But that doesn’t mean it was easy. The collection’s early days were, in Honegger’s words, scrappy. She was networking with other women who wanted to hold events to finance their own adoptions, she was building relationships with her suppliers and seller networks, she was working on creating a scalable model—and she was preparing to bring her new baby boy, Jack, home from Rwanda.
It was clear that she couldn’t build the business alone. And this is where luck—or fate, depending on your outlook—came in. She reached out to Travis Wilson, a friend with a finance background whom she’d met on a trip to Africa years prior. Unbeknownst to Honegger, Wilson was saving up to invest in the right socially conscious business initiative. Noonday fit the bill and Wilson became co-CEO of the collection.
“We went in full on 50/50,” Honegger explains. “Literally signed on the dotted line like a week before I left for Africa to go get Jack. Came back from Africa; Travis had basically moved into our guest bedroom, you know, created like the whole office shipping set up there. And then it was about eight months later when we had grown enough to at least rent a small little office space. And then we've been growing ever since. Every year at Noonday we've grown.”
Noonday now supports 31 artisan businesses in 14 countries, and Honegger says the plan is to expand even further. She has her eye on expanding Noonday’s presence in Latin America, which would put her degree to good use again. But expansion at Noonday isn’t easy.
“There's an African proverb, and it says, ‘If you want to go fast, go alone. If you want to go far go together,’ and we really are wanting to go far, which does maybe slow things down every now and then because we're a super collaborative culture and we want buy in from all of our stakeholders and want everyone to feel empowered in the decision-making process,” Honegger says.
In some countries Noonday has had to build viable supply networks from the ground up. In others, such as India, there’s a robust fair-trade market that the company has been able to tap into. In all cases, Noonday pays 50 percent up front, knowing that many of the artisans would not be able to deliver without that initial investment for raw materials. Also, in all cases, Noonday is extremely hands-on with its suppliers. The goal is to create sustainable long-term partnerships, rather than flash-in-the-pan opportunity.
Though Honegger has a deep conviction that market-driven opportunity is the best way to equalize power across international borders, she is aware of the systemic and structural problems that many of her artisans are up against. For that reason, Noonday does support nonprofit initiatives to, for example, promote home-buying in Haiti or provide water filters in Uganda. But those initiatives are always need driven and are secondary to the main goal of uplifting people through economic opportunity and dignified work.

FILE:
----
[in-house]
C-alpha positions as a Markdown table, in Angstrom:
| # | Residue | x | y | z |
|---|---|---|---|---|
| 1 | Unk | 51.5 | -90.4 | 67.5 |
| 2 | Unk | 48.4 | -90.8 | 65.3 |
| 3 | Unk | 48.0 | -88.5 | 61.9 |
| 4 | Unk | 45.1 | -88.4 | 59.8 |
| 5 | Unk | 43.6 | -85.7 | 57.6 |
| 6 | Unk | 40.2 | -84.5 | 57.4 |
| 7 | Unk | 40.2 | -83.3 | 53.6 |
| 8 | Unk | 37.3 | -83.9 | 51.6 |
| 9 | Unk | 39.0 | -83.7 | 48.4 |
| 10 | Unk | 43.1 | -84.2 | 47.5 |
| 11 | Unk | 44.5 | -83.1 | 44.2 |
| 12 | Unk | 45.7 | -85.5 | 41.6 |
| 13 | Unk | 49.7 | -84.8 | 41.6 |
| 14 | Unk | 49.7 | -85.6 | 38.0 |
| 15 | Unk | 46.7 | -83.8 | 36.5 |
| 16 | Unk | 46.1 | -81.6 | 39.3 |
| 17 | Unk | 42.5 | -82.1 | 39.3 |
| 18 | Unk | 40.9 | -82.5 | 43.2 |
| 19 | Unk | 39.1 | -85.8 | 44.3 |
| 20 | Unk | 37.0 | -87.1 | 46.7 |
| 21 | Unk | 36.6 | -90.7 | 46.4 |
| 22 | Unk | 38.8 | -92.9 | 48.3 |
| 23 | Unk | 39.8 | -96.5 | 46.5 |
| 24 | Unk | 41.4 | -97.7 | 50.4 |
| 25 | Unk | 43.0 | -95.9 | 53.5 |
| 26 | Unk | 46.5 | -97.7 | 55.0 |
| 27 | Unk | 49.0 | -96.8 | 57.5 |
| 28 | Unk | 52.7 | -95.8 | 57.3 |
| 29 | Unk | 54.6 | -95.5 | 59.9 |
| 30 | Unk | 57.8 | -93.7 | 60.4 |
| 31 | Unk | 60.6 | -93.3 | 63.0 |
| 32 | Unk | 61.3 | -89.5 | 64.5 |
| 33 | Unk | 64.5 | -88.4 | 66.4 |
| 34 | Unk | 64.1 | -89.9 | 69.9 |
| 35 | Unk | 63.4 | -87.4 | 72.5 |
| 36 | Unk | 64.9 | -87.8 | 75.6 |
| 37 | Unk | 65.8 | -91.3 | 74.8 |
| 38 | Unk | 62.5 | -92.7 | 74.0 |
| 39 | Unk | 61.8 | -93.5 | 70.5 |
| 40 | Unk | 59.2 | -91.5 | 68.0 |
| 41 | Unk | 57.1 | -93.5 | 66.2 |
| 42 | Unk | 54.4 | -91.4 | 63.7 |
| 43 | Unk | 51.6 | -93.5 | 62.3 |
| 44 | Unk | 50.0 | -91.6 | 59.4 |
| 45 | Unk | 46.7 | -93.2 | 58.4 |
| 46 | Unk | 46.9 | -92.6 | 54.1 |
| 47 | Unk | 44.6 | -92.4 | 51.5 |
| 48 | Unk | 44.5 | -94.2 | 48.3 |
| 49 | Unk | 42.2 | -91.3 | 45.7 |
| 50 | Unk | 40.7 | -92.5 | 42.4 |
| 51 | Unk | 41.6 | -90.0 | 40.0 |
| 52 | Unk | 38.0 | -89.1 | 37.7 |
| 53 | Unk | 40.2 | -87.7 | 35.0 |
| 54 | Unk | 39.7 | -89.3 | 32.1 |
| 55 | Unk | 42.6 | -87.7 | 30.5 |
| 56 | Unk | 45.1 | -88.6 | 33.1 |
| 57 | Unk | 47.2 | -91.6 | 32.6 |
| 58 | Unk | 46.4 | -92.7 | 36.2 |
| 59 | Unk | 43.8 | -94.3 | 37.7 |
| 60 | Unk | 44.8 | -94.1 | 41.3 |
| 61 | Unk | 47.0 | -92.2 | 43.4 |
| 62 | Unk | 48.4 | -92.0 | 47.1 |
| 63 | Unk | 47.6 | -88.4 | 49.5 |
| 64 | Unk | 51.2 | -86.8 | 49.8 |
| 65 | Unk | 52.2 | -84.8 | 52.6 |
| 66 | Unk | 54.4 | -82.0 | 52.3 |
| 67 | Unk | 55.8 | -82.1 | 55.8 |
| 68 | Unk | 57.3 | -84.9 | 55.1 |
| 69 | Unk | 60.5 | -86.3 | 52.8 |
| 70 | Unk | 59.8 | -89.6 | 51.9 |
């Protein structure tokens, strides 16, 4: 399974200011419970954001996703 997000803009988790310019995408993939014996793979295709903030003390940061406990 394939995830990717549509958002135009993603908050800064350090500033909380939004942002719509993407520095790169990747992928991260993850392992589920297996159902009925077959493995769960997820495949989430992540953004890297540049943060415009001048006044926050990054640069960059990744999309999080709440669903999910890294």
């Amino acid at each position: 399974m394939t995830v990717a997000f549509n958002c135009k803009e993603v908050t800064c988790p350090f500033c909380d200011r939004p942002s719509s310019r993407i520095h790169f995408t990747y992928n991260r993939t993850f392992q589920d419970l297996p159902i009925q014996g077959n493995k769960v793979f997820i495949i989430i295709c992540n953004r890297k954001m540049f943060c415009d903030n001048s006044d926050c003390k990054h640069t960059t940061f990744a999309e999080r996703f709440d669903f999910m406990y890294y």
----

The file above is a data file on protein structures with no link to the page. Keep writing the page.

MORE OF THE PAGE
“We work alongside businesses to help them scale and practice collaborative design. It’s really important that we're working with artisans and harnessing their local materials and their local skillset in order to create designs that are really sellable, because we're market driven,” Honegger explains. “We're not a nonprofit … what they make has to sell in order to create the impact.”
And that impact is not exclusive to Noonday’s suppliers. Stateside, the business is creating flexible employment opportunities for women through its ambassador program, and it still holds Adoption Trunk Shows, from which 10 percent of the proceeds are donated to help adoptive families bring their children home. The office in Austin employs 60 people.
These days, Honegger is spending much of her time traveling the United States to promote her book, Imperfect Courage, in which she urges women across the globe to team up and strive to create lives of meaning, no matter how scary that might be.
“We need each other, sisters,” she says in the book. “If we’re going to build a world that flourishes, we have to look at other women with compassion instead of judgment. And once we make that commitment—to embrace rather than side-eye each other—we might find that the things that once seemed so different don’t need to divide us.”
The meaning of the word “give” is different for different people and businesses. For Honegger, the word really is about equalizing markets and power structures, and that’s what Noonday aims to do with every jewelry or accessory sale. If done right, it’s hard to tell who benefits more from the act, who is the giver and who is the receiver. Honegger would be the first to tell you that she has received as much as anyone from Noonday and from the artisans who keep it afloat—after all, Jack’s adoption was made possible through that first trunk show. And there is no better gift than that.